Is signing on to a third season something you’re interested in?

I love the third season. I love second seasons, I love coming back and you’ve created the character and sense of family and found joy in your working relationships. But I think three… nothing’s been announced. I can only hope, especially because the boys were such new additions. I’d love those young male actors also to have that experience of a third season. I know the girls coming back had gained so much confidence from going on the journey from the opportunity to work with giant monologues—I haven’t had a monologue like that in my life! And they get three an episode, you know, so spoiled! They came in with a little swag in the second season, which was absolutely deserved. It’d be nice for the boys to have that.

Is there a mentorship that happens with you and the younger cast?

I don’t work with them enough, which kind of breaks my heart because they’re amazing. I think I just try to provide a stable hand so that they can do what they do. I always tell them that the shittiest thing about being an actor is that you can have been an actor for 30 years and some little fuck who’s never done anything before can absolutely blow you off the screen, and I think that’s what’s happening right now. That’s what I’d ever say to any of them who are nervous with me, I’m like, you’re going to blow me off the screen, go fuck yourself.

Do you have any insight into why Gretchen wore turtlenecks exclusively through the first season?

I love turtlenecks because I think I have a really long neck. There’s something very luxurious about turtleneck cashmeres. There was a little bit of that Theranos influence, she sees herself as Steve Jobs for sure. It’s also her academic feminism, a contemporary equivalent to a bluestocking look, maybe.

But it’s funny, in Australia we call them polo necks. I remember having my first phone call on Six Feet Under with the costume designer, I told her I saw the character in polo necks because [Brenda] would be kinda hiding, you know. Now she’d have really luxe, Gucci hoodies or something. I turned up to the first fitting and she had a whole rack of polo t-shirts! [Screams.] I don’t think she’d wear those.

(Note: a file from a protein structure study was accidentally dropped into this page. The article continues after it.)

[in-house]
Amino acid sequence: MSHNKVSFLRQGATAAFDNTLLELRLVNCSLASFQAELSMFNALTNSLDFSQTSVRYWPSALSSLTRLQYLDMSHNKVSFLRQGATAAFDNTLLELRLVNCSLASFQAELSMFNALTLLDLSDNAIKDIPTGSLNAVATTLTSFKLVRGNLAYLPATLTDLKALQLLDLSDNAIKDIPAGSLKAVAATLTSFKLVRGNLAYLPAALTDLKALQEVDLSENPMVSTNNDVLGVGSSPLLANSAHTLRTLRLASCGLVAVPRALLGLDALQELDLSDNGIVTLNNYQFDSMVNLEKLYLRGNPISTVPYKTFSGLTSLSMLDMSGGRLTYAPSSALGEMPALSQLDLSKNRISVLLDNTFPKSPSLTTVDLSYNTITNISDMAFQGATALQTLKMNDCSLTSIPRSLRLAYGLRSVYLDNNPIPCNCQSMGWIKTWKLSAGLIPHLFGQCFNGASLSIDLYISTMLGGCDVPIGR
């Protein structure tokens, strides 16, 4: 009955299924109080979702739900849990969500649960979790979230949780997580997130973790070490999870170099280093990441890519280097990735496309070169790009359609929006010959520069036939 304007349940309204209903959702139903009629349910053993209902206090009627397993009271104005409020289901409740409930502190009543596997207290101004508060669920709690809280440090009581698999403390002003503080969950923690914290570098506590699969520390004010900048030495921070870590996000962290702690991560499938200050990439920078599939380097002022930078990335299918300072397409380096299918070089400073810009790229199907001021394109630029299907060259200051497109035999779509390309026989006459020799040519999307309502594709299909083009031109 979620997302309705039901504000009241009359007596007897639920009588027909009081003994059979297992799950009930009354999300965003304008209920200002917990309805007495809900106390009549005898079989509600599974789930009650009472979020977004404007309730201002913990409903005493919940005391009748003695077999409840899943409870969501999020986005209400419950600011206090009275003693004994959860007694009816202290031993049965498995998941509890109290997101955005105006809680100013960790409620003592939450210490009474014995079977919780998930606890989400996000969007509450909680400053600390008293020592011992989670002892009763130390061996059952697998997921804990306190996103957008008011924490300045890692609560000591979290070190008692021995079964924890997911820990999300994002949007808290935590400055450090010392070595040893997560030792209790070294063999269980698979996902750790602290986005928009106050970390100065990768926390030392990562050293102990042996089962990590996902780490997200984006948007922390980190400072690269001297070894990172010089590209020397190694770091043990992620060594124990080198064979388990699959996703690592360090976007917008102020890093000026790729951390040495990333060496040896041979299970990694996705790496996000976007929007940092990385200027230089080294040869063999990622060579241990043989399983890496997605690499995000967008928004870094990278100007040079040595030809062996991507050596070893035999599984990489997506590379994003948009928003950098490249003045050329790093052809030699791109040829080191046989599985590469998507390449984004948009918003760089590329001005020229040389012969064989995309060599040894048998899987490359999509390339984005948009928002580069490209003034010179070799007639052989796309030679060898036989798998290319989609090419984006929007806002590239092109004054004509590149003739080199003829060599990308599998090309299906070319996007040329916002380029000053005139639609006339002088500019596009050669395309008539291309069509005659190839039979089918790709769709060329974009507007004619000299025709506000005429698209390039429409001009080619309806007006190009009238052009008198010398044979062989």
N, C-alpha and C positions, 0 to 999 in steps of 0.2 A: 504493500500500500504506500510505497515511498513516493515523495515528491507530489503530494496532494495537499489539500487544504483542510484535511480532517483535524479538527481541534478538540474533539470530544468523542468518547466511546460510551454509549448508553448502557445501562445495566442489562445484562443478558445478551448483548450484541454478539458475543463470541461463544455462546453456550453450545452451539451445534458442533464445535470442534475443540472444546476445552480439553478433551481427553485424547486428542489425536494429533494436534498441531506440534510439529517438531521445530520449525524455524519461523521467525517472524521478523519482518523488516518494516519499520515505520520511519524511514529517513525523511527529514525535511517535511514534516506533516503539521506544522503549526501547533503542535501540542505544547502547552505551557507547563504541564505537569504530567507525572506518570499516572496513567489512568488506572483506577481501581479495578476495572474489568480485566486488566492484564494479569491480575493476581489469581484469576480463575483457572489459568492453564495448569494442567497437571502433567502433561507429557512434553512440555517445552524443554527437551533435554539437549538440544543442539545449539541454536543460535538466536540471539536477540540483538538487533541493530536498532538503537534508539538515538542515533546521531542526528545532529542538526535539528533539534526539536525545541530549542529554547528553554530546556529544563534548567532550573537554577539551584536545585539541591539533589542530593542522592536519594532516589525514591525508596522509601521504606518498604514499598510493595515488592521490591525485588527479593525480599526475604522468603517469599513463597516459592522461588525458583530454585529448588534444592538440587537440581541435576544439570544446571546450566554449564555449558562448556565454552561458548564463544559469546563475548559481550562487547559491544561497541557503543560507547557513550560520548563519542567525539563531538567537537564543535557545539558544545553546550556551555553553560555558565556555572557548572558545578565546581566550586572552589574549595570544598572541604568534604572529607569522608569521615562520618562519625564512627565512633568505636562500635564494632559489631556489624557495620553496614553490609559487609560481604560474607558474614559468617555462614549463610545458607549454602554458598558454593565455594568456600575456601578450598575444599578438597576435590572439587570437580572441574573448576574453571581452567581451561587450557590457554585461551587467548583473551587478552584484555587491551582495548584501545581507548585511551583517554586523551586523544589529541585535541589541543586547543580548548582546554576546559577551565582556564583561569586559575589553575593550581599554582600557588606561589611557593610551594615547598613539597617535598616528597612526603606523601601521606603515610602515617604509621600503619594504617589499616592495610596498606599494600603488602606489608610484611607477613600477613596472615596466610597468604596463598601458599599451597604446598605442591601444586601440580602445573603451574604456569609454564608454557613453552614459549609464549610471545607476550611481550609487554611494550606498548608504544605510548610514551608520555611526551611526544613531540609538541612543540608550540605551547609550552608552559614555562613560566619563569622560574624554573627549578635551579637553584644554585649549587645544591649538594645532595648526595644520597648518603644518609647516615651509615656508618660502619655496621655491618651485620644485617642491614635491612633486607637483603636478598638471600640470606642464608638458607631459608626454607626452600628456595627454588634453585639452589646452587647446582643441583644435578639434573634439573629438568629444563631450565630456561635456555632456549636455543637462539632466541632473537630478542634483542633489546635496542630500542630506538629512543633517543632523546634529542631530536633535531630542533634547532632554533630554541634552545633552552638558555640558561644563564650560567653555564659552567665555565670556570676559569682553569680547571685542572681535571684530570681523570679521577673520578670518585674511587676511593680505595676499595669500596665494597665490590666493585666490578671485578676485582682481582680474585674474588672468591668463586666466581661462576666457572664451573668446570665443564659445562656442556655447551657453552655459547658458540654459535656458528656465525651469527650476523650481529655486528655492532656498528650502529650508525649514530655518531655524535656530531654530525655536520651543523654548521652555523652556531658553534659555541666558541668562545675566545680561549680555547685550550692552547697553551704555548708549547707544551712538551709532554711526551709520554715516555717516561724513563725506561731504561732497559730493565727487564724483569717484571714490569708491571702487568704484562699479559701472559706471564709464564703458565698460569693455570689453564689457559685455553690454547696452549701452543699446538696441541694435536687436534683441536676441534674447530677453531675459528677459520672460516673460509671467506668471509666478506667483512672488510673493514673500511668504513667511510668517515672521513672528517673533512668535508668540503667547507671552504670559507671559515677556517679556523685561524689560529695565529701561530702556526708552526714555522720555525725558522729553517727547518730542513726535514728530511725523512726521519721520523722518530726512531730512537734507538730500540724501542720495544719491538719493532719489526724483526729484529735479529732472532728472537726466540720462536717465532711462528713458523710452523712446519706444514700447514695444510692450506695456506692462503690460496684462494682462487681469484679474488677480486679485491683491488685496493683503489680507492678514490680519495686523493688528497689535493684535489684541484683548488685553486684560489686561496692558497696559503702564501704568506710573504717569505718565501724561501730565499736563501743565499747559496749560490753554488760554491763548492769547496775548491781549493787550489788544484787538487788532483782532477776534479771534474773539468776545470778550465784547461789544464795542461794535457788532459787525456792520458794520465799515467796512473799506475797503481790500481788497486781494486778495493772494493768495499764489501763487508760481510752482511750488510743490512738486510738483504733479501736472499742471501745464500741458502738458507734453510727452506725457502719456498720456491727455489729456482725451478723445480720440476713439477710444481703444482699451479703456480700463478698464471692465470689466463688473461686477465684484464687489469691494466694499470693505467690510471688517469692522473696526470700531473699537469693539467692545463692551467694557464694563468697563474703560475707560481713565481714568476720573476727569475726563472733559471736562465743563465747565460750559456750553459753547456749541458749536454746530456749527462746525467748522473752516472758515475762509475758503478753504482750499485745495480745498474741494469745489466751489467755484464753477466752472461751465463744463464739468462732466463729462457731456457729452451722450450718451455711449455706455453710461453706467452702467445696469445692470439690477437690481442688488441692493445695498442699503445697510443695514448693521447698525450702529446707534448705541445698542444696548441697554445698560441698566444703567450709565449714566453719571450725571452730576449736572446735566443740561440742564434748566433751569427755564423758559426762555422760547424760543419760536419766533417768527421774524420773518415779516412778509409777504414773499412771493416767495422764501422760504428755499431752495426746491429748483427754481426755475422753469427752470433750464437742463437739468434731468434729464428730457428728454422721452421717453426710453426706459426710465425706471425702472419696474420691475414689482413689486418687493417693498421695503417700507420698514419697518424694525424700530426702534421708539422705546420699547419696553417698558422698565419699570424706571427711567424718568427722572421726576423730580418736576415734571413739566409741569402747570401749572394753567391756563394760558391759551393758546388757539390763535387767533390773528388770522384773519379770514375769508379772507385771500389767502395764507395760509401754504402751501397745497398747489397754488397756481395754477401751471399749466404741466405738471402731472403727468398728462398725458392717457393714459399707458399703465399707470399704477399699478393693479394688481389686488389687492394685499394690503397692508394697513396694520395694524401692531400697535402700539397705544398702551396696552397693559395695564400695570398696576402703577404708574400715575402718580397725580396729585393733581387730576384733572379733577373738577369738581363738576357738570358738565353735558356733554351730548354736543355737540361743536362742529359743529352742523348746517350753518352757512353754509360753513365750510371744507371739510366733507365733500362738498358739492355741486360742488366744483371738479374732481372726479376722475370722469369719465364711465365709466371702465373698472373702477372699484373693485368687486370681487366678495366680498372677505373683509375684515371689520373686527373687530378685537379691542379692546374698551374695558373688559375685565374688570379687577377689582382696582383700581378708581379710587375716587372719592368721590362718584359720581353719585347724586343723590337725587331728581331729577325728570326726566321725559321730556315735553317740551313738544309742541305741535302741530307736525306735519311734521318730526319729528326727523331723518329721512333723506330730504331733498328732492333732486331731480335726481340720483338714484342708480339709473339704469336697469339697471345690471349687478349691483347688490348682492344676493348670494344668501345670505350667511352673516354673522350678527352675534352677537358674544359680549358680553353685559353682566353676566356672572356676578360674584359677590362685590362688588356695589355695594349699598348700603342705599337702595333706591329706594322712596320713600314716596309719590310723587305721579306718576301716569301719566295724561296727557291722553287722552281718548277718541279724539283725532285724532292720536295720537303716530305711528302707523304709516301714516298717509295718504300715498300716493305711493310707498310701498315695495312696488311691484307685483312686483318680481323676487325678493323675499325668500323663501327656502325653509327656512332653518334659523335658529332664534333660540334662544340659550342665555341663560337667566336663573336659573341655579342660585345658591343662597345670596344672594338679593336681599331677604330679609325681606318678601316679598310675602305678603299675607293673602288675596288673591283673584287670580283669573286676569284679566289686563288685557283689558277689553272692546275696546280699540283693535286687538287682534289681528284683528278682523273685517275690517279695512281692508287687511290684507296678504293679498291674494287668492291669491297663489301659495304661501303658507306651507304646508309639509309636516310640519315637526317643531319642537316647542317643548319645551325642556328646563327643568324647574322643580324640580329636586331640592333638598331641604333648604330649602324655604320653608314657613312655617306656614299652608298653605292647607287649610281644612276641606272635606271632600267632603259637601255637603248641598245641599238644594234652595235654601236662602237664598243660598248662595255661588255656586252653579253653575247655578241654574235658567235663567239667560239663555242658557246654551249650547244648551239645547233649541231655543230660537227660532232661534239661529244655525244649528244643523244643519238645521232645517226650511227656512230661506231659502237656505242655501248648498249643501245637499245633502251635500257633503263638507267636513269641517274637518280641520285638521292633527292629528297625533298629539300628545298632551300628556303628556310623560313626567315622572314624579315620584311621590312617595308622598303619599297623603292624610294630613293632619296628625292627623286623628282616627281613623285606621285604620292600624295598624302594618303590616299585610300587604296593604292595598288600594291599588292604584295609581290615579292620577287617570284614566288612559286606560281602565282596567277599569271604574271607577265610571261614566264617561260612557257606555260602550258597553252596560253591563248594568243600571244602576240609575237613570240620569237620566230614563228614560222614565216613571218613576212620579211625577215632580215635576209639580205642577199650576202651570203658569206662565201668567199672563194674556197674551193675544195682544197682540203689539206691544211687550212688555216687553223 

What TV shows are you watching lately and enjoying?

I’m obsessed with Winning Time. Obsessed. I think it’s the most superb cast of a show I’ve seen in the last five years. To see my national compatriot Jason Clarke break into such an extraordinary character...he’s always been a really good actor, but he jumps the shark into this explosive, unpredictable territory. I just started watching the show [Old Enough] about two-year-olds running errands, which is really adorable and makes me rethink how I parent—shit, I should’ve just let them cook and do all the washing. I also just finished The Marvelous Mrs. Maisel, which next to Winning Time is probably also the most extraordinarily cast show.

You’ve mentioned Six Feet Under a few times in our conversation. There were rumors of a reboot a few months ago, is that something you would ever consider?

No. I think [Alan Ball] would go back, if it was done. He would have to go back to the young Frances Conroy, writing back in time into a different L.A. and a different time. I mean if he called me, would I say no? Probably not. But I just doubt that’s what Alan would do. He’d take the funeral home back a hundred years.

Six Feet Under is so emotional to watch.

Alan was talking about death before anyone was. He made that first season before 9/11, it was almost like we were post-death as a culture, we had a kind of life of ease, so in control and nothing bad ever happens. He was like…actually, shit can still happen. I’ve had a lot of people reach out to me on social media who discovered it during the pandemic and found it incredibly meaningful. Of course, as soon as you talk about death, you’re talking about life, right? What meaning you’re finding, what life you’re living.

Are there any kinds of roles you haven’t played that you’d like to in the future? Marvel might be looking for a villain.

I would love to do a big [Marvel] film, and I probably would be the villain. I’d like a suit, I’d like to fly, I’d like to have Shakespearean-esque evil monologues. That would be fun.